“The power of the Web is in its universality. Access by everyone regardless of disability is an essential aspect.”
– Tim Berners-Lee, W3C Director and inventor of the World Wide Web
The Web Content Accessibility Guidelines (WCAG) were developed through the W3C process in cooperation with individuals and organizations around the world, with a goal of providing a single shared standard for web content accessibility that meets the needs of individuals, organizations, and governments internationally.
WCAG are stable, referenceable technical standards. Each standard has 12-13 guidelines that are organized under 4 principles: perceivable, operable, understandable, and robust. For each guideline, there are testable success criteria, which are at three levels: A, AA, and AAA.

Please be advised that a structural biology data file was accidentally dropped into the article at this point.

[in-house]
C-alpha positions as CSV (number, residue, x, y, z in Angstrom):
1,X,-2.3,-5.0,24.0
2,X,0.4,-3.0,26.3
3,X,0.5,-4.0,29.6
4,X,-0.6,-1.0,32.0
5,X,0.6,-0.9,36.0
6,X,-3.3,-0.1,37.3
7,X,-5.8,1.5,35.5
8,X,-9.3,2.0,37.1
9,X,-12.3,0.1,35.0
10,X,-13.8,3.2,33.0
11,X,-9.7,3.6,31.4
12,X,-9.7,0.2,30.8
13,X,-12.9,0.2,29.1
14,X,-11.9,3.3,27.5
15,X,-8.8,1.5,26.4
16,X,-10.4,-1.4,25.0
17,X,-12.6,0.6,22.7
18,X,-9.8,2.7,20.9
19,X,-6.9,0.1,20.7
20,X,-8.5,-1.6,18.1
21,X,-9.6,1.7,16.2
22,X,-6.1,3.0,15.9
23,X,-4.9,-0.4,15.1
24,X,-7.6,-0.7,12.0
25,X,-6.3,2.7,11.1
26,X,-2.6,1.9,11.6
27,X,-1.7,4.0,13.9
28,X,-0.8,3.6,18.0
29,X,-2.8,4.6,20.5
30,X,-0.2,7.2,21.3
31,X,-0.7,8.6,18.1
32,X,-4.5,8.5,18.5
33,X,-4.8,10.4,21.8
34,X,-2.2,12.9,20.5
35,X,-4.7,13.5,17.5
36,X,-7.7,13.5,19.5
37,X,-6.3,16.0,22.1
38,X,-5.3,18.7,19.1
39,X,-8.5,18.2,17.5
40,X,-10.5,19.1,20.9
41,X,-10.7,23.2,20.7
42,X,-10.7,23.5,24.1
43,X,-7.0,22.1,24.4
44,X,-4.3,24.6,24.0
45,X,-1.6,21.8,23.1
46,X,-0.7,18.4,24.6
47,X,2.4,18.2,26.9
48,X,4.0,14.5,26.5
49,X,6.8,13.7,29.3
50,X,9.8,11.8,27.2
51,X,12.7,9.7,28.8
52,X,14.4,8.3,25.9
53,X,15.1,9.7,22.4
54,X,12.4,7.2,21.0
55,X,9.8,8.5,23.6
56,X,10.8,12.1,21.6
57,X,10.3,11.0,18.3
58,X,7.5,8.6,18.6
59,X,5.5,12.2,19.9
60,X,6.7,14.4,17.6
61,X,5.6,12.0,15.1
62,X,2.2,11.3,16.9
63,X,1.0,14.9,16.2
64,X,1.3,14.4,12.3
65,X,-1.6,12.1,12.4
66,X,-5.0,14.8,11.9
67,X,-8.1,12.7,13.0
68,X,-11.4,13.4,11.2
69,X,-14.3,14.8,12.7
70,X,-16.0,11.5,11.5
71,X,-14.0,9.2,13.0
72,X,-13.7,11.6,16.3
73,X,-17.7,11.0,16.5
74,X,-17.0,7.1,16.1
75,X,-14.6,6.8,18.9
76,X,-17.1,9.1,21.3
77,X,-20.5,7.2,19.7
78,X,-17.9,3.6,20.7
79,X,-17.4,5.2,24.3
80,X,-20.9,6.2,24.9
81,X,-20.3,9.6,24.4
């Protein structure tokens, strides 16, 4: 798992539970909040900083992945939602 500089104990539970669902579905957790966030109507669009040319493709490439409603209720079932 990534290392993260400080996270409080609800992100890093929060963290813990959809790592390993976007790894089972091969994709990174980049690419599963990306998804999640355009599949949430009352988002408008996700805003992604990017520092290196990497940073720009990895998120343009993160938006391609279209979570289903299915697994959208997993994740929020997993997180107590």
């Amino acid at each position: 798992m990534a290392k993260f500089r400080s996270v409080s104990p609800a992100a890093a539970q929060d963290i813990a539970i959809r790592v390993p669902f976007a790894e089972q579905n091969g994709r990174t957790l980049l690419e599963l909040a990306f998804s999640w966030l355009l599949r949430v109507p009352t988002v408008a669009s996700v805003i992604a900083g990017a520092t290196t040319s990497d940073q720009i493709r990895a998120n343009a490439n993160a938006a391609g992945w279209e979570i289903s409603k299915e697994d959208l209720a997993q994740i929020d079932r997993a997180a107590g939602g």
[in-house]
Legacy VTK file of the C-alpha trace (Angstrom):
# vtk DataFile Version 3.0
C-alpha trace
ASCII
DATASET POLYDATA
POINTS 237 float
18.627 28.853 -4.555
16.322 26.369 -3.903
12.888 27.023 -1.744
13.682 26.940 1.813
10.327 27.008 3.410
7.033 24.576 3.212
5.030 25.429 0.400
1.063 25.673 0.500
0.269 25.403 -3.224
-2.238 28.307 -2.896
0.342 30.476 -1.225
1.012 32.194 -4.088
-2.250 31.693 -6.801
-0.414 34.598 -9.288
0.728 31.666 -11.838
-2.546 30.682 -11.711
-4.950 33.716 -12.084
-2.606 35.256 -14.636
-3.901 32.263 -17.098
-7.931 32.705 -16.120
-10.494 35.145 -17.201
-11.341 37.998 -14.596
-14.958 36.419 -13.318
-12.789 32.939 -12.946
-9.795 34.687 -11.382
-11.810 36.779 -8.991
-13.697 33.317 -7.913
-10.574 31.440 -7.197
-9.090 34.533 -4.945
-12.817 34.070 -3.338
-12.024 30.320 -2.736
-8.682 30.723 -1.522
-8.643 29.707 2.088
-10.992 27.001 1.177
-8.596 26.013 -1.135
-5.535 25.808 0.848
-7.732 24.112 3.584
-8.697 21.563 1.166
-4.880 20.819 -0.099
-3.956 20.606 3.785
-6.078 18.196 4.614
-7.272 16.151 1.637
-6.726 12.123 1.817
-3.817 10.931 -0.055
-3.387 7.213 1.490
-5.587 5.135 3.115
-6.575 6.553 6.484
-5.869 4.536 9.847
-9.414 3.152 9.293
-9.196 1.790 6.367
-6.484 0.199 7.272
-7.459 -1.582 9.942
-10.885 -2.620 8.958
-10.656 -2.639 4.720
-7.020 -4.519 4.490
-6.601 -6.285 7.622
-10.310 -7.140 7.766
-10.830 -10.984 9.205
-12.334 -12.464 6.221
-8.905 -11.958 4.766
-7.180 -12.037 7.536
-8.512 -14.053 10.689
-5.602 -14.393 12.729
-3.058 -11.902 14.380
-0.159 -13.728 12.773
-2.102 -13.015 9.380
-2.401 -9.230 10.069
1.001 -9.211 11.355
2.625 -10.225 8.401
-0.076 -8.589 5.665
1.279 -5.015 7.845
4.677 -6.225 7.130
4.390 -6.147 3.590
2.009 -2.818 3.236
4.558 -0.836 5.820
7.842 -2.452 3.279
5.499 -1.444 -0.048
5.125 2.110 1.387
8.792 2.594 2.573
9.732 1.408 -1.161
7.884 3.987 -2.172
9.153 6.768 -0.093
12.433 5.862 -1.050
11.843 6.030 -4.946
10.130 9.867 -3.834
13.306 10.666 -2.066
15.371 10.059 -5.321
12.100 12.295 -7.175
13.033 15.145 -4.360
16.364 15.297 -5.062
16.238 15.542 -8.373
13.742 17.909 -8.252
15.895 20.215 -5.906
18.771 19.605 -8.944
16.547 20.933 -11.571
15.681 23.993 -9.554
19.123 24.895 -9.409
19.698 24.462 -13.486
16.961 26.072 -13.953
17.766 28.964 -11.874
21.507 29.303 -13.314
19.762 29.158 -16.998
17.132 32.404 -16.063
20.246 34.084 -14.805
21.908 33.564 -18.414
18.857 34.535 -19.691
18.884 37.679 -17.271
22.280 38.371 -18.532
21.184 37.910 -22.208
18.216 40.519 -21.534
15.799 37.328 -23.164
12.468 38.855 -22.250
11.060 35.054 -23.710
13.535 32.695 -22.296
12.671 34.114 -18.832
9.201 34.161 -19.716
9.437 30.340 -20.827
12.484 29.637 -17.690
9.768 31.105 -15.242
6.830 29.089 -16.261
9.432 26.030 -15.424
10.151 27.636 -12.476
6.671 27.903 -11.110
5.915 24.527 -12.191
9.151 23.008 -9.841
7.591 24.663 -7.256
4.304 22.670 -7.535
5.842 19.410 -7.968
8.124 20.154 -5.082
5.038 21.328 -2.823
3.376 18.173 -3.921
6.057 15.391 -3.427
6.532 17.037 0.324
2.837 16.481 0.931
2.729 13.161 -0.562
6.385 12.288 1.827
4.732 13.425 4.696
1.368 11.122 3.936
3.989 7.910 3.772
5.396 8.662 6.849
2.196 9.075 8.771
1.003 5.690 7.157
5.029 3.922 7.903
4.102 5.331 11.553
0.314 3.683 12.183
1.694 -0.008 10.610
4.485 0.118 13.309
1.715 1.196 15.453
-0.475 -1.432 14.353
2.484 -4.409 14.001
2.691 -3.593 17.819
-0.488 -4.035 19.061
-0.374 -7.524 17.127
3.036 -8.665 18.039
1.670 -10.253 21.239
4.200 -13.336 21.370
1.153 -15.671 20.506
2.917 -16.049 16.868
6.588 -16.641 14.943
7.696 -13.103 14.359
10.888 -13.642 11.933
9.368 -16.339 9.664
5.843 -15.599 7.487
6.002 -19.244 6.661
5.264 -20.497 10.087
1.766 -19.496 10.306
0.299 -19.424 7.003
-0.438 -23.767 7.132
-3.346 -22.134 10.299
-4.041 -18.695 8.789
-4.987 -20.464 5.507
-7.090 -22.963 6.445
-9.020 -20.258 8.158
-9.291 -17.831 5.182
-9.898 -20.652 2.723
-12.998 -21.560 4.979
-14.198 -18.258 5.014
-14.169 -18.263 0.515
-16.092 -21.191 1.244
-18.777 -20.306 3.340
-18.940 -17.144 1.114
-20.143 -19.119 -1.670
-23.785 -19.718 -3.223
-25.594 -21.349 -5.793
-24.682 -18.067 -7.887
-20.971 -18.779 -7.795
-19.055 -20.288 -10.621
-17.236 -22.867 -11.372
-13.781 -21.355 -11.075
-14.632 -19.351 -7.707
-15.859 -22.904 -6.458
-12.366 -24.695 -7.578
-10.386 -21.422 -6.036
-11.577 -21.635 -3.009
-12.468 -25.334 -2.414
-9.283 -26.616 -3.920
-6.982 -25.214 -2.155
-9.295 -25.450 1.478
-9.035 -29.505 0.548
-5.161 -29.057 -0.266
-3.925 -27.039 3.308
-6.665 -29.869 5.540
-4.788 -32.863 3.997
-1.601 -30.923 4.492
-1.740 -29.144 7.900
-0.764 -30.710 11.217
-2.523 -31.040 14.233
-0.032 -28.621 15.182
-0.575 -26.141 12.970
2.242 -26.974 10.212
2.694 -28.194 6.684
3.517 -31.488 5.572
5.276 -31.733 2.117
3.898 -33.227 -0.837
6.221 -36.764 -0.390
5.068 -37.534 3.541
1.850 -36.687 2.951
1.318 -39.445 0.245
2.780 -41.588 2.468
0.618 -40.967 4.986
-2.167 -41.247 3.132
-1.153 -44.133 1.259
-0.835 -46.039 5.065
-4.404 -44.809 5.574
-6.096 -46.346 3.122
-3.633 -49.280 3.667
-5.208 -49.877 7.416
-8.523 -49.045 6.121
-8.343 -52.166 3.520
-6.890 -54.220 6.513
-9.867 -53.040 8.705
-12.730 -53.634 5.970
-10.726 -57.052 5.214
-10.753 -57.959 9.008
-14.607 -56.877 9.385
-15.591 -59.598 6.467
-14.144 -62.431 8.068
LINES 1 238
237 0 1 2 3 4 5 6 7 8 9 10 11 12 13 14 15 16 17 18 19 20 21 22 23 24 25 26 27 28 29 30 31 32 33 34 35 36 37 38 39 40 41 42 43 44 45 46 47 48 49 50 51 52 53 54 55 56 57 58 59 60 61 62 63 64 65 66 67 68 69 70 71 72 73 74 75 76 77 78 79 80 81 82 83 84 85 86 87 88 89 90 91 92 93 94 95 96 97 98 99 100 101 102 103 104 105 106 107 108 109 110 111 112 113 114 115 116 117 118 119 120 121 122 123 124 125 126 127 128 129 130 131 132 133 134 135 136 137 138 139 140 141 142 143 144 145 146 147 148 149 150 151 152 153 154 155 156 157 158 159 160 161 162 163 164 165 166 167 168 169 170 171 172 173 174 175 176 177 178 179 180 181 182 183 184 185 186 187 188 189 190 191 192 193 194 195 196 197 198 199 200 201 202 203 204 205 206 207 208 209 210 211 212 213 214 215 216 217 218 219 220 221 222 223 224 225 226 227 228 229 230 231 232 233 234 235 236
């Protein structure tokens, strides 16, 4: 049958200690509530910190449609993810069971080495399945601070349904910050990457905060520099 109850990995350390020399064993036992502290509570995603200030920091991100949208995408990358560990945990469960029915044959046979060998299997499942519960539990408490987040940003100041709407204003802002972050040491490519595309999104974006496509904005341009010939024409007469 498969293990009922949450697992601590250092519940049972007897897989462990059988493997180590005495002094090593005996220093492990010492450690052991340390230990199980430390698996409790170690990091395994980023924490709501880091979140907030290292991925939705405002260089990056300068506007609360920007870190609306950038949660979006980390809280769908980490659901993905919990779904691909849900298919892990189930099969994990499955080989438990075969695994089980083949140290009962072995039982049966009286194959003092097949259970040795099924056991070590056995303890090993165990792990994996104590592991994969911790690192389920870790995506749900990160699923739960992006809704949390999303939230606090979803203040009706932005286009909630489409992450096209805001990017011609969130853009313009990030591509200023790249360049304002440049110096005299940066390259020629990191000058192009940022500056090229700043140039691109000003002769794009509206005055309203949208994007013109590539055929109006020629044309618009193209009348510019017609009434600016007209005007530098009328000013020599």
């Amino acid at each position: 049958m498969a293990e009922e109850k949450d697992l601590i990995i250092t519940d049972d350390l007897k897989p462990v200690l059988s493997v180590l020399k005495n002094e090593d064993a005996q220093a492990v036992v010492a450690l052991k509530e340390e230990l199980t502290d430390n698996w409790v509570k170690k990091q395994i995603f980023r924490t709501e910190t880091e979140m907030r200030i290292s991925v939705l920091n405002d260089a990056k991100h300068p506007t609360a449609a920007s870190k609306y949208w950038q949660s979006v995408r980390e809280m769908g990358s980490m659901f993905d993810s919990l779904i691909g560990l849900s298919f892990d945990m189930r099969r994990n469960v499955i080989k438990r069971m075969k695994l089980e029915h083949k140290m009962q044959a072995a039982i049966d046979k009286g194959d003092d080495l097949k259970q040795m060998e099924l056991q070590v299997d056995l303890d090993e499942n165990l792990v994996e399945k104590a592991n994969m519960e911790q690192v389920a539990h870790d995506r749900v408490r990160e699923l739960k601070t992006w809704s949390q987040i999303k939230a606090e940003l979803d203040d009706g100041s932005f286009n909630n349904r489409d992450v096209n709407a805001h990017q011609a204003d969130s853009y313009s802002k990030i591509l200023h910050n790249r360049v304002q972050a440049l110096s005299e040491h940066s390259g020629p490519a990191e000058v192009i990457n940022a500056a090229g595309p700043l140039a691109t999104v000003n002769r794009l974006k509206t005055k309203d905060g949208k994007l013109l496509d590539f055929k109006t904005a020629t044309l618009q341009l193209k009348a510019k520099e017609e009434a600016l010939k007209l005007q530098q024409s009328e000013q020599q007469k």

Any image included in your online content should include Alternative Text or a Null Tag.
Any audio, video, or audio-video content included must include Captions (and possibly a Transcript).
Users must be able to separate the foreground from the background of your content, this is accomplished through careful usage of color. Also, because users may need to increase the size and contrast of the page, the text should not be presented as an image.
Use proper Content Markup so that users can navigate your site (or document).